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Carnegie Mellon Collaborates With Minority-Serving Institutions on Internet Security

Carnegie Mellon Collaborates With Minority-Serving Institutions on Internet Security A collaboration between Carnegie Mellon University and minority-serving institutions may prove instrumental in preparing a generation of Black and Latino computer professionals who are highly skilled in Internet security.
This summer, the Pittsburgh-based research university began working with historically Black colleges and universities and Hispanic-serving institutions on an Internet security program. Carnegie Mellon’s academic partners in the program, funded by the National Science Foundation (NSF), include Howard University, Morgan State University and the University of Texas at El Paso.
Carnegie Mellon is providing educational resources and instruction to prepare doctoral computer scientists to teach survey-level courses in information security to undergraduate and first-year graduate students at their universities.
A four-week program that ended August 2 was conducted by staff members of Carnegie Mellon’s Software Engineering Institute (SEI) and its CERT Coordination Center, the nation’s first and best-known computer emergency response team.
Other faculty members from Carnegie Mellon’s H. John Heinz III School of Public Policy and Management (Heinz School), School of Computer Science, and Department of Electrical and Computer Engineering also participated in the course. Nine faculty members and officials from the three schools participated in the summer session at Carnegie Mellon, according to university officials.
Dr. Stephen E. Cross, director of the Software Engineering Institute, says the program is providing participants with the knowledge and expertise to develop and deliver curricula in information security, and should help increase the number of doctoral-level researchers in information security at historically Black colleges and universities and Hispanic-serving institutions.
“We are very excited to be partnering with these educational institutions,” says Cross. “The training and experiences shared in this program lay the foundation to help create a new generation of Internet-security experts.”
In Virginia, Hampton University officials and faculty members have been collaborating with information technology administrators and faculty members at James Madison University in Harrisonburg to develop Internet security studies curricula and degree programs for information technology students enrolled at Virginia institutions. The work has been based at the campus of James Madison University over the past two years, according to Virginia officials.
“We think Internet security is a critical issue from the operational perspective and from the instructional side,” says Debra S. White, the chief information officer of Hampton University.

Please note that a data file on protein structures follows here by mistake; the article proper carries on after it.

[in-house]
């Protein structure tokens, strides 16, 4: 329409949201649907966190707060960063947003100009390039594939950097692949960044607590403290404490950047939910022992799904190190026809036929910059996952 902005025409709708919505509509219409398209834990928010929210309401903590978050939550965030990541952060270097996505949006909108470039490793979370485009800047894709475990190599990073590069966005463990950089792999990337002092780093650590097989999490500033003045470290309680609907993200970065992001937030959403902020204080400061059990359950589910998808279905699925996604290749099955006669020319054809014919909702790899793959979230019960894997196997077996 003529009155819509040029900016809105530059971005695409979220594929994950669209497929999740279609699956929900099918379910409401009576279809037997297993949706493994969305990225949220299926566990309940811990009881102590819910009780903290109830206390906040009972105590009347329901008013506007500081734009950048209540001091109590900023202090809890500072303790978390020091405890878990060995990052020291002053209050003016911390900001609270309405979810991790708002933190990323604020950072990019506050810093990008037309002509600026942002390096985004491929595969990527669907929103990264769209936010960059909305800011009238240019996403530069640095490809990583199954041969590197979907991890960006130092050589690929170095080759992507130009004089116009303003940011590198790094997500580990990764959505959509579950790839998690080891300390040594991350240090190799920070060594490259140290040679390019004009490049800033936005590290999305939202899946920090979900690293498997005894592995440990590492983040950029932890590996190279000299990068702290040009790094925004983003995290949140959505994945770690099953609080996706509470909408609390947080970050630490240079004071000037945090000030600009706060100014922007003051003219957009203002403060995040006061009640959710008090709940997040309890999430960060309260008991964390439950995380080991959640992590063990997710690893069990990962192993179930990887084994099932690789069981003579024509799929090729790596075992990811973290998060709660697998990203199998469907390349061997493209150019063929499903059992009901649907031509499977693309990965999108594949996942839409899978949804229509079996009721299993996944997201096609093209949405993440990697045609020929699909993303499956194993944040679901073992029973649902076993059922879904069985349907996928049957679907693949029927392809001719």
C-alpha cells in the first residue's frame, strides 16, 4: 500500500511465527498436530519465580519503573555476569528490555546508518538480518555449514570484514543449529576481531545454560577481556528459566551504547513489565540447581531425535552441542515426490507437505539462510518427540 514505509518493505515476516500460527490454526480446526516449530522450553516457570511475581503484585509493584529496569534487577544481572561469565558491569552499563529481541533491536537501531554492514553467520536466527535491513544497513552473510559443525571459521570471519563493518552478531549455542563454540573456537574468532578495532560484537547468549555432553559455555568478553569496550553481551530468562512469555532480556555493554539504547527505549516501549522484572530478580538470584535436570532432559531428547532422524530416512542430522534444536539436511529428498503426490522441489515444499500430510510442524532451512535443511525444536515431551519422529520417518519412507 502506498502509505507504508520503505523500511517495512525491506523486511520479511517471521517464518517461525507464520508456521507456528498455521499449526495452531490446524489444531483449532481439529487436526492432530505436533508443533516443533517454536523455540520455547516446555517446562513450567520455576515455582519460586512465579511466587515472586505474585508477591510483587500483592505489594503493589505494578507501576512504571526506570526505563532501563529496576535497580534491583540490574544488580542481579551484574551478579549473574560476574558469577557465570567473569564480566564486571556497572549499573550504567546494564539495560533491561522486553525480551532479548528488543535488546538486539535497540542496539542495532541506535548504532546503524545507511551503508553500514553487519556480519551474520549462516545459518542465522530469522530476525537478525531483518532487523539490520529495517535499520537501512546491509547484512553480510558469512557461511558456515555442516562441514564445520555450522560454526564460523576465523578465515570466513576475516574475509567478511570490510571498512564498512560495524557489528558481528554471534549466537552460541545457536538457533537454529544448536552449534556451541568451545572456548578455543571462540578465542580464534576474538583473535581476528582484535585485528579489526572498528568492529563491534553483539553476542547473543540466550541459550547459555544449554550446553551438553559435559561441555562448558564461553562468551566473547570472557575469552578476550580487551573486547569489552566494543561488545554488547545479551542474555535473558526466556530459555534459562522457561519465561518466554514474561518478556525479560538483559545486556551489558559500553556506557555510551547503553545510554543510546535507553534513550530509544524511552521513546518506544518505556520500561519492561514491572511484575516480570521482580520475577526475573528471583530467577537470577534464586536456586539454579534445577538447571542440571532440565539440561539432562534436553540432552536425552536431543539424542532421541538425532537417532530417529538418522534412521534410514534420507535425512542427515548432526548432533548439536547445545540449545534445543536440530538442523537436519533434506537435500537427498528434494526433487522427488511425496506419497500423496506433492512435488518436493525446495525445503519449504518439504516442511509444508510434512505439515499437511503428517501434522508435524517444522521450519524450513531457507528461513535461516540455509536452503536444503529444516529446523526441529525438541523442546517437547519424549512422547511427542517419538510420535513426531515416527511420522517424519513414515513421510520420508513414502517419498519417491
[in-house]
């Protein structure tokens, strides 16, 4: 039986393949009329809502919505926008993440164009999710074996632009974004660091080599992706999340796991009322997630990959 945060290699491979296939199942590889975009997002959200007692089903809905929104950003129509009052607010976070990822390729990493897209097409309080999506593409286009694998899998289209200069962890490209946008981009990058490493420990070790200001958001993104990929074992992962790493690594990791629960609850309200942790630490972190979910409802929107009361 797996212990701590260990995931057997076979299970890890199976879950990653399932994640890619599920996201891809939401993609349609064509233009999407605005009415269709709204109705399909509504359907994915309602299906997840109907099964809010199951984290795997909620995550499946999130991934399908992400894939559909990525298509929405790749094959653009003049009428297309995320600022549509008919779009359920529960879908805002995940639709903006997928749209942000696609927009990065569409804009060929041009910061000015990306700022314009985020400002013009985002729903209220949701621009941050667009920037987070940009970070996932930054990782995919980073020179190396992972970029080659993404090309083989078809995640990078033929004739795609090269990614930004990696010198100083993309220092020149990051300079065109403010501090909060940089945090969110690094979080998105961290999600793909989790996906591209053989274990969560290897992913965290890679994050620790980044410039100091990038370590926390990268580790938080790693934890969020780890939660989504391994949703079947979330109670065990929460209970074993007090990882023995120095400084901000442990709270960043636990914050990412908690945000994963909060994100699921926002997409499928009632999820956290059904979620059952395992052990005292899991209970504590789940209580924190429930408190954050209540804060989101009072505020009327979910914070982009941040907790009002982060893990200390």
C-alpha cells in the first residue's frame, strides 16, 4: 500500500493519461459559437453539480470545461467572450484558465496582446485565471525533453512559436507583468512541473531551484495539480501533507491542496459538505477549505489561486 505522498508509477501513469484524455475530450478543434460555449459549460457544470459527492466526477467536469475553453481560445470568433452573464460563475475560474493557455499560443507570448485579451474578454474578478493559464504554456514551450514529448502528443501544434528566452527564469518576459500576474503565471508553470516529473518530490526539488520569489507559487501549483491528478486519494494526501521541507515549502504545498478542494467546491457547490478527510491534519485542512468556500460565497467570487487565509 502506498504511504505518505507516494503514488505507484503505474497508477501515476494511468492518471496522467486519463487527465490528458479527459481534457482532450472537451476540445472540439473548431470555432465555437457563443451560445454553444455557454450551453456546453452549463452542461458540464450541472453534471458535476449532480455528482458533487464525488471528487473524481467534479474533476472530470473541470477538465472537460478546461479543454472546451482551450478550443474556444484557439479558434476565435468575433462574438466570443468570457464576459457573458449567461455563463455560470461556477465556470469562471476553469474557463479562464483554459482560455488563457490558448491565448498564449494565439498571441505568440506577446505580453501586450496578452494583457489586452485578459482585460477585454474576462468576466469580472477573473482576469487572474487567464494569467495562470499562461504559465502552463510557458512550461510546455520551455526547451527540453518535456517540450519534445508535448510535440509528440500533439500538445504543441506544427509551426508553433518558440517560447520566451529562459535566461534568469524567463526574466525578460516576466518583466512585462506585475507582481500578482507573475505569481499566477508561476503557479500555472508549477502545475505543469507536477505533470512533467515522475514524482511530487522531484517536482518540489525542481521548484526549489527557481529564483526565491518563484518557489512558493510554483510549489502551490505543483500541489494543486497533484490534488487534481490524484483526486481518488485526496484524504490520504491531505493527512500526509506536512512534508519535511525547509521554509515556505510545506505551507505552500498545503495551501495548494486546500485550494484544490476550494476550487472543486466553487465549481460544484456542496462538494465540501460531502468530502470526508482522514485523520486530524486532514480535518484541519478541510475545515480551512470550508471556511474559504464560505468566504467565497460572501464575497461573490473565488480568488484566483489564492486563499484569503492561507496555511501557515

Among historically Black schools, Hampton has taken the lead of working with HBCUs on computer and Internet security issues. The campus hosted a computer security conference for neighboring Hampton Roads schools in June 2001 and a national conference on computer security issues this past April that attracted more than 300 attendees. White says Hampton officials are planning a network security training session for schools participating in the Advanced Networking-Minority Serving Institution program that is being coordinated by Educause for sometime in October. A second national conference on network security at Hampton is being planned for the fall of 2003, according to White. 
Although Hampton is not involved in the Carnegie Mellon initiative, White says the school is open to participating. “We’re very interested in building our capacity to protect our network as well as having our faculty develop further expertise,” White notes.
“Once you build a network, you have to secure it,” she says.
The need for qualified information security personnel and educators is tremendous. A June 1999 U.S. Department of Commerce report, “The Digital Workforce,” estimates that the United States will require more than 1.3 million new highly skilled information technology workers between 1996 and 2006. The National Plan for Information Systems Protection also addresses this critical shortage and further highlights the acute shortage in the number of trained information-security personnel. The National Plan recognizes training and education as key solutions in defending America’s cyberspace.
The Software Engineering Institute is a federally funded research and development center sponsored by the U.S. Department of Defense and operated by Carnegie Mellon University. 

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